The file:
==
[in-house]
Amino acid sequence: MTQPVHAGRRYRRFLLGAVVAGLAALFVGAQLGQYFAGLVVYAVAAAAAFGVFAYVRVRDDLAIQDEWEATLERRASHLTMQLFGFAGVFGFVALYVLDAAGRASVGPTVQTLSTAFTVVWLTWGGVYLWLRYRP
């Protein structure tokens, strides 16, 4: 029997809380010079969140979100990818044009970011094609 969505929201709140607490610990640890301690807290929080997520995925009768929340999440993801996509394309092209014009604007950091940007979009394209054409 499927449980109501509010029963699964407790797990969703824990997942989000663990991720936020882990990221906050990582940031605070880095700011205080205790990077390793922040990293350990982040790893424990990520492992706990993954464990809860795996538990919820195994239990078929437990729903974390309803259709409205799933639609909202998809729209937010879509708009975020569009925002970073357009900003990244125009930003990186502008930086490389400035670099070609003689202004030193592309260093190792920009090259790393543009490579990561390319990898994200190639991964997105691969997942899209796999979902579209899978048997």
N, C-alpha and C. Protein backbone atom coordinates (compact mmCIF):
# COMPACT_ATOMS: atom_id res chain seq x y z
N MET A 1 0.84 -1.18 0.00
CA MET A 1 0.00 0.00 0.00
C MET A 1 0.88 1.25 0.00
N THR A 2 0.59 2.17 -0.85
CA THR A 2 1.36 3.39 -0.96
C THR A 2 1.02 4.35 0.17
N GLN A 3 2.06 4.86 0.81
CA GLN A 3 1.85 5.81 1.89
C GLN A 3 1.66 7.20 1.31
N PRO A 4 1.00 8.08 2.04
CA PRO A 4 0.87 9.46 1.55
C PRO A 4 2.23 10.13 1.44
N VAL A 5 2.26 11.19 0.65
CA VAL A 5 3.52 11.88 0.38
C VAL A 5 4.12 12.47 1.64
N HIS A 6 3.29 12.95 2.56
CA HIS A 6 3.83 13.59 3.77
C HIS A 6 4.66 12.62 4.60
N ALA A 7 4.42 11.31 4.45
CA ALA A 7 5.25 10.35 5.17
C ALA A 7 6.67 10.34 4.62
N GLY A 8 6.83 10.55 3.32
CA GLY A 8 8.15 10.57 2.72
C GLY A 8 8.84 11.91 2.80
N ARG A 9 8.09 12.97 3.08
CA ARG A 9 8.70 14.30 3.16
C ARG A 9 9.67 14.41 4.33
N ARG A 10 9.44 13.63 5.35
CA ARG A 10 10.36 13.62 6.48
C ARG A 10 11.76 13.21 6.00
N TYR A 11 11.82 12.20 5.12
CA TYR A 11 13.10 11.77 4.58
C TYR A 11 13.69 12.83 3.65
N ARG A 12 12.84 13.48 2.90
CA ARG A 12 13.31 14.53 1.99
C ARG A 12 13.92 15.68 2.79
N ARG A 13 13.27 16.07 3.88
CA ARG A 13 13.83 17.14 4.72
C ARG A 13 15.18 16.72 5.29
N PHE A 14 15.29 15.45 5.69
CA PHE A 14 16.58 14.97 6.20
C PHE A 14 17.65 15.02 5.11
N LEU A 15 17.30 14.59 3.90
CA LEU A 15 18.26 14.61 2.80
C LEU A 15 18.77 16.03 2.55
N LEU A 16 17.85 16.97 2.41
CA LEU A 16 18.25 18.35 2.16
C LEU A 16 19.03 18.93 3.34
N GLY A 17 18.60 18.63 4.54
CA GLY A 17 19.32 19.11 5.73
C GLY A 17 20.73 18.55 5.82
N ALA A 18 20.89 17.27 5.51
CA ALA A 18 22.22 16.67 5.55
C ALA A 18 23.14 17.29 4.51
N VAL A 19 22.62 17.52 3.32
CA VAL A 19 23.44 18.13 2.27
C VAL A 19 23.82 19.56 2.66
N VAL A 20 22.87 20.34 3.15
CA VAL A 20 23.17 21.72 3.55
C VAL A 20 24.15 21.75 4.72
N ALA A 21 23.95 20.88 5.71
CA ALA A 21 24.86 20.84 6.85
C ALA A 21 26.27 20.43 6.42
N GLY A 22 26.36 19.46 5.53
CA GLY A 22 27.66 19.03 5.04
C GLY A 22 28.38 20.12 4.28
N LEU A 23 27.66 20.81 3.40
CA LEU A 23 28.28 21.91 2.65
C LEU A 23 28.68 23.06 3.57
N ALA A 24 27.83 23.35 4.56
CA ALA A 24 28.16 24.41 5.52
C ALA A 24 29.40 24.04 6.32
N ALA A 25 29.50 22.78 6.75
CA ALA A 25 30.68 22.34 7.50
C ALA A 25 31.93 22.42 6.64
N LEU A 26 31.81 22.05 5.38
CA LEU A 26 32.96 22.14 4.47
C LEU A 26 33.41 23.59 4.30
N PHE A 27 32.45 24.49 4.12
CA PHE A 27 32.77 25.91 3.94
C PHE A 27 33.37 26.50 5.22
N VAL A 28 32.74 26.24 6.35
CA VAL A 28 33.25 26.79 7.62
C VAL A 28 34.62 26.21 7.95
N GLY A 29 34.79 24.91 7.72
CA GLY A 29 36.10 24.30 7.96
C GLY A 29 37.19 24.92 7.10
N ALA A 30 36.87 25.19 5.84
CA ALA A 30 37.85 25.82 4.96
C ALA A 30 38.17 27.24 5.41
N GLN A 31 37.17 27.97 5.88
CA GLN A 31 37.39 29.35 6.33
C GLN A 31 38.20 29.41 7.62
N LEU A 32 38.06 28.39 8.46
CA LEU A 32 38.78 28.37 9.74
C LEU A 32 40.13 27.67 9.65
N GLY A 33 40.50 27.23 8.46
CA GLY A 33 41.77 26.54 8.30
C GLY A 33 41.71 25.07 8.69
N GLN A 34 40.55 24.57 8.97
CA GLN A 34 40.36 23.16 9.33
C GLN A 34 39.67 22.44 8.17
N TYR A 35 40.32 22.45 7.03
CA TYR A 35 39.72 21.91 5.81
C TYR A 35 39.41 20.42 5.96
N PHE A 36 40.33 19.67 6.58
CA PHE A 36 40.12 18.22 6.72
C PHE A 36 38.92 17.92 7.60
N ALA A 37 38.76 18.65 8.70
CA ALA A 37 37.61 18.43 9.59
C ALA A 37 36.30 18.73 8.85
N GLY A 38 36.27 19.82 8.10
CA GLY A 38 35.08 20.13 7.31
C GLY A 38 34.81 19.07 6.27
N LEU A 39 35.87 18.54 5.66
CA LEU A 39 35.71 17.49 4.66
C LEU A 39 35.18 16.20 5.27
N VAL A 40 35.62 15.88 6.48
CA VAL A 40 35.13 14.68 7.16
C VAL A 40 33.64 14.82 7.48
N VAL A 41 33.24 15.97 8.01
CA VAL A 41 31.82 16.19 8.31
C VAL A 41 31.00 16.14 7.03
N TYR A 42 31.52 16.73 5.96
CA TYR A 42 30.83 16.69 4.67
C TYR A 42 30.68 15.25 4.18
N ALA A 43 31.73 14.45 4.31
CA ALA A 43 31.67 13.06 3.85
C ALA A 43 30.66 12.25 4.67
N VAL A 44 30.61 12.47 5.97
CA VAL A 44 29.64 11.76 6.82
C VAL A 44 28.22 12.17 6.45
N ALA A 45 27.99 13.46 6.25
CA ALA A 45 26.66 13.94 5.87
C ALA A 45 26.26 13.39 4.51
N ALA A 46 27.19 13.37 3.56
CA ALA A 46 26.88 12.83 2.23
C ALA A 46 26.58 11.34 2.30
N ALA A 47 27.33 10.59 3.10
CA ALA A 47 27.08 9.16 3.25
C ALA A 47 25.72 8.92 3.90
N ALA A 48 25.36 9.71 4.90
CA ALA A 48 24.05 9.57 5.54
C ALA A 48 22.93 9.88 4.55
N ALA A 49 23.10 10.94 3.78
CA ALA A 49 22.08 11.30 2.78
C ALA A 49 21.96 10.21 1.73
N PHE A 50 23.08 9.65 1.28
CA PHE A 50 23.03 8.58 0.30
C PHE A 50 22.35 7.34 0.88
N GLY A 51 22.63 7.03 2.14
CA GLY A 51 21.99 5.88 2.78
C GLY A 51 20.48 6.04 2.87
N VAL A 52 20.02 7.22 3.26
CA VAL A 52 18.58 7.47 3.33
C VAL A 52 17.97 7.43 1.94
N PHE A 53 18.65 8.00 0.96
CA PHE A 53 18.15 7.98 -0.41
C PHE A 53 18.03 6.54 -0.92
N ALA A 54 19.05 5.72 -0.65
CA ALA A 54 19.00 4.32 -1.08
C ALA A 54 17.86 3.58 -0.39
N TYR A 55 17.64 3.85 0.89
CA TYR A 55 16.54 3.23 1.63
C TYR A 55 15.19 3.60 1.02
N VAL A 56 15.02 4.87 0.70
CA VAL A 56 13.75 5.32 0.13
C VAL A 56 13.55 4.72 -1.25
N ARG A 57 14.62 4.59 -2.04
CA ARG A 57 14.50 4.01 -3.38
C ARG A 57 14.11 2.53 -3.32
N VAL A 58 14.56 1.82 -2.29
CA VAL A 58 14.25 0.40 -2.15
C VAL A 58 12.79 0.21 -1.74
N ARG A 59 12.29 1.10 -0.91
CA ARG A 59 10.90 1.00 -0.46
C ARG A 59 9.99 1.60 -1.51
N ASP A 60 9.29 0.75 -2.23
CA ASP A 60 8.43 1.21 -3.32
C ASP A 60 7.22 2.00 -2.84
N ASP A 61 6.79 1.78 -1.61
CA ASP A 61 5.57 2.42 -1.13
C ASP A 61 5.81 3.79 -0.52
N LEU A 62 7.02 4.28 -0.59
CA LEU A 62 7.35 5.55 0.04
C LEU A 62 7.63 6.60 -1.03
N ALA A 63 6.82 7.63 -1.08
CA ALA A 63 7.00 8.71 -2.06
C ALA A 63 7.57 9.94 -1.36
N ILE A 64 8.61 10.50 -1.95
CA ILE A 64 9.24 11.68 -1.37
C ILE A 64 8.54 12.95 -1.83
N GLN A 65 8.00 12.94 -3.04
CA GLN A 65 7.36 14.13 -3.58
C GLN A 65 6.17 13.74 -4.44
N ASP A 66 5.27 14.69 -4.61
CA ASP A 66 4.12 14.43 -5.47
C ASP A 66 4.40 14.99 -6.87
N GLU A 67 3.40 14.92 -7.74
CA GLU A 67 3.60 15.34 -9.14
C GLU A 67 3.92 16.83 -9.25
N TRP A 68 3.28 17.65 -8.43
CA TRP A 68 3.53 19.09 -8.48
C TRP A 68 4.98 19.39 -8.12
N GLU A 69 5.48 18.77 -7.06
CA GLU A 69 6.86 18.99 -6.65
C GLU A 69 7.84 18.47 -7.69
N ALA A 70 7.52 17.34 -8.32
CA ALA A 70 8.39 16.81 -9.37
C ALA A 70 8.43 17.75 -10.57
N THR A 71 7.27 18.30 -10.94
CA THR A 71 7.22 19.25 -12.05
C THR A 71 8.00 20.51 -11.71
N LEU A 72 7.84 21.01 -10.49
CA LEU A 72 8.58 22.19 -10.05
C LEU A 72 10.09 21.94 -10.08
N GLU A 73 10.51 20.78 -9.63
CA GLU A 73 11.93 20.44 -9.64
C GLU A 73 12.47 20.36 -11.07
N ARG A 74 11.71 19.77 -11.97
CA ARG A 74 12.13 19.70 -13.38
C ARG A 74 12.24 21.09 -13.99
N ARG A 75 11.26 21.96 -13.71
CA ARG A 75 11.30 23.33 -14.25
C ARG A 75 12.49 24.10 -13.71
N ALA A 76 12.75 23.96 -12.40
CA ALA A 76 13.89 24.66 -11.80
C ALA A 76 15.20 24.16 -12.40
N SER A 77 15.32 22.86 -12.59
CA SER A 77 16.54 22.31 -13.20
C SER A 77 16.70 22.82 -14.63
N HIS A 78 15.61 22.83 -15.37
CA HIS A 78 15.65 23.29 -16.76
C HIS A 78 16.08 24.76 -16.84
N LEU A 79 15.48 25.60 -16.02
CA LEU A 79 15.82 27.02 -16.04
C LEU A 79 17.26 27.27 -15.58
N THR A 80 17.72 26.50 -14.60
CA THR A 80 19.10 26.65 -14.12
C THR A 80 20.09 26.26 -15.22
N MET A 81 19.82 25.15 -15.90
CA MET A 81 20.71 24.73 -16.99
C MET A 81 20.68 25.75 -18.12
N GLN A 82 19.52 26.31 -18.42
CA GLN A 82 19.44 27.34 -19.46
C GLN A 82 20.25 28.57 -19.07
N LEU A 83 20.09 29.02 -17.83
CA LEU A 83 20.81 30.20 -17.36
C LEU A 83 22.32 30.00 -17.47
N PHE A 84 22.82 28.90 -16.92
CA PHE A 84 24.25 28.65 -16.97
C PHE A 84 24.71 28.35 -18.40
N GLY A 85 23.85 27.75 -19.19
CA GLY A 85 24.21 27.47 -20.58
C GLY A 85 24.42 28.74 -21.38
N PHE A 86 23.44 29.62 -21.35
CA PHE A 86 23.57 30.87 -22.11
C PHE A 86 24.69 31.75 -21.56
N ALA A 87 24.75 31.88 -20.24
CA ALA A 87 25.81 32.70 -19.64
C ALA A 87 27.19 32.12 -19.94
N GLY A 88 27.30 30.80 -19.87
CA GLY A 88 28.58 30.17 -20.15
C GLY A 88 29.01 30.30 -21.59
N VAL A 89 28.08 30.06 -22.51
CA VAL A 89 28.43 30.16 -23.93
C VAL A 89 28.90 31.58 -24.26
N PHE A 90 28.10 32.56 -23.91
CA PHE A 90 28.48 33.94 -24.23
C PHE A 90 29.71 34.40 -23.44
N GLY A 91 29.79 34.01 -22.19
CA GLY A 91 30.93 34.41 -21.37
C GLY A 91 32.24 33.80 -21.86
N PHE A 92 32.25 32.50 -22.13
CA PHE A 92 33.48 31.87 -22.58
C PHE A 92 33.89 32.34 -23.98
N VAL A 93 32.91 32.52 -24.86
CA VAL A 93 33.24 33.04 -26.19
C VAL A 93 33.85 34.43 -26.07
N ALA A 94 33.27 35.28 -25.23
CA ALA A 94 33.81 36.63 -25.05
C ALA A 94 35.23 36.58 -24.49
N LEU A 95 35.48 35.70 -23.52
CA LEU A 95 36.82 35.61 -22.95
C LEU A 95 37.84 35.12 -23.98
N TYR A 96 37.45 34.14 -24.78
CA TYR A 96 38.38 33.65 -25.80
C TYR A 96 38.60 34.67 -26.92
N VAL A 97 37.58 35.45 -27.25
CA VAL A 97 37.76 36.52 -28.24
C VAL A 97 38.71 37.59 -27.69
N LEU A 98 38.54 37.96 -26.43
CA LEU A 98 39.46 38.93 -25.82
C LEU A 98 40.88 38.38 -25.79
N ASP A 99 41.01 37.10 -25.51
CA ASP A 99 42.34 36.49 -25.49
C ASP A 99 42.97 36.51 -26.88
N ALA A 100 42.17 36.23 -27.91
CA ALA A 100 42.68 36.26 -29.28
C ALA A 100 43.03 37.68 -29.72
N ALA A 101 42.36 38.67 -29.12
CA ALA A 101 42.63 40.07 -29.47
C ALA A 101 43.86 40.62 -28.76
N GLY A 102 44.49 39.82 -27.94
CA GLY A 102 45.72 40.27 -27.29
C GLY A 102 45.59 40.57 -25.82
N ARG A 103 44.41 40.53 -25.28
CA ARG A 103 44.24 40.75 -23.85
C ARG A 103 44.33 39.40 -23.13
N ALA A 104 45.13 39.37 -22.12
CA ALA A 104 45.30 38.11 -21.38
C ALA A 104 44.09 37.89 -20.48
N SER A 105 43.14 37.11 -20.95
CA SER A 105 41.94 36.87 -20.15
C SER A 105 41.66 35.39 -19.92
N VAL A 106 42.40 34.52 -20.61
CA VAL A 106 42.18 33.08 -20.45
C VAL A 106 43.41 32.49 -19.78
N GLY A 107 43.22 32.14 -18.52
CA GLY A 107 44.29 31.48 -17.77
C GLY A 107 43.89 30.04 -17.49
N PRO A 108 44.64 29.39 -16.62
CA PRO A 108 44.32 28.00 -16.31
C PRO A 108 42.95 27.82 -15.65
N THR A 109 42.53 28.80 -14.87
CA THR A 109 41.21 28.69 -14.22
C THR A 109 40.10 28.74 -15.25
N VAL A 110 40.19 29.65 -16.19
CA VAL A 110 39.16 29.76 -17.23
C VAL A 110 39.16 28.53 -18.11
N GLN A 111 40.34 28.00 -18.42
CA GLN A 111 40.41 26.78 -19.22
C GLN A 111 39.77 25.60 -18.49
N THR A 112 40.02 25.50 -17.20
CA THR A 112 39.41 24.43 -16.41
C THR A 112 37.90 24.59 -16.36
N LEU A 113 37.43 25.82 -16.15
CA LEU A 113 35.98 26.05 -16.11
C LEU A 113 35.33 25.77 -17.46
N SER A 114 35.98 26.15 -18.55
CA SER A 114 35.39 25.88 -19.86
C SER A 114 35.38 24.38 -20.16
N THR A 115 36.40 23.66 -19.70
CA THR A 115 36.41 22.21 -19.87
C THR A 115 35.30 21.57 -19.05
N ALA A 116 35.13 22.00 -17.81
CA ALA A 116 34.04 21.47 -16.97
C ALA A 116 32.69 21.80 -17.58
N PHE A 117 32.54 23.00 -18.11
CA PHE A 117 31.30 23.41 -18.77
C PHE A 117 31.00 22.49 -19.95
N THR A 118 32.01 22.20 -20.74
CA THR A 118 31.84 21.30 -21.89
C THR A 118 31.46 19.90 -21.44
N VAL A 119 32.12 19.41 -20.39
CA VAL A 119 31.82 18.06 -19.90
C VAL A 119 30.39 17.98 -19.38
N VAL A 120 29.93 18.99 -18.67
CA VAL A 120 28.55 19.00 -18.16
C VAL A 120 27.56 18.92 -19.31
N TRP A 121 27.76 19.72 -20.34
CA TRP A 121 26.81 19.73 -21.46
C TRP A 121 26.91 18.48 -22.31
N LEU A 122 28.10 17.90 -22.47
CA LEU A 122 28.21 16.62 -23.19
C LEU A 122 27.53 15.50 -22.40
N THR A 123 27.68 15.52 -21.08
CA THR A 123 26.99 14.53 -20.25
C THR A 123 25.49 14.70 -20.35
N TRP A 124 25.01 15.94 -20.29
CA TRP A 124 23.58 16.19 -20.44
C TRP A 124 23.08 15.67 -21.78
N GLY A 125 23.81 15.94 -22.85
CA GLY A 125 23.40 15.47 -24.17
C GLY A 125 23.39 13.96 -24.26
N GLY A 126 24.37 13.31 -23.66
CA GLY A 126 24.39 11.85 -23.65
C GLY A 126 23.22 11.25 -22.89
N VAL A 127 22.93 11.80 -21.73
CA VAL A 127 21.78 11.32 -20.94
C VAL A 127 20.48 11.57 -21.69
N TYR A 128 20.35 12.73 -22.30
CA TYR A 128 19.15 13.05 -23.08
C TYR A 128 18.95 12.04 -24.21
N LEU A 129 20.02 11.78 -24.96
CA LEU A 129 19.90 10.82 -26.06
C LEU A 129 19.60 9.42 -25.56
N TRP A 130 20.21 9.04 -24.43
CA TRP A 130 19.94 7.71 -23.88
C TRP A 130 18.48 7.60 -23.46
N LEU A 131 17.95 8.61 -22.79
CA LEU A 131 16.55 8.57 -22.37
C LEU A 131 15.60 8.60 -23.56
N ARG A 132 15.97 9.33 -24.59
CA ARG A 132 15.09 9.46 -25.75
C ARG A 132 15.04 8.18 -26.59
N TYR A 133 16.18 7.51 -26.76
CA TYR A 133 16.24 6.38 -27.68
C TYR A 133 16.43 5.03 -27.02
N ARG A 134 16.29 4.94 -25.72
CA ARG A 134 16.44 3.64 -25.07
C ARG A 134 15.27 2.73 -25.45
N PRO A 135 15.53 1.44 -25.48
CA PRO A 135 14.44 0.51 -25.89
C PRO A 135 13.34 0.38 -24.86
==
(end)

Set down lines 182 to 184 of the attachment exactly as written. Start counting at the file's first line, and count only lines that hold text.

C ARG A 59 9.99 1.60 -1.51
N ASP A 60 9.29 0.75 -2.23
CA ASP A 60 8.43 1.21 -3.32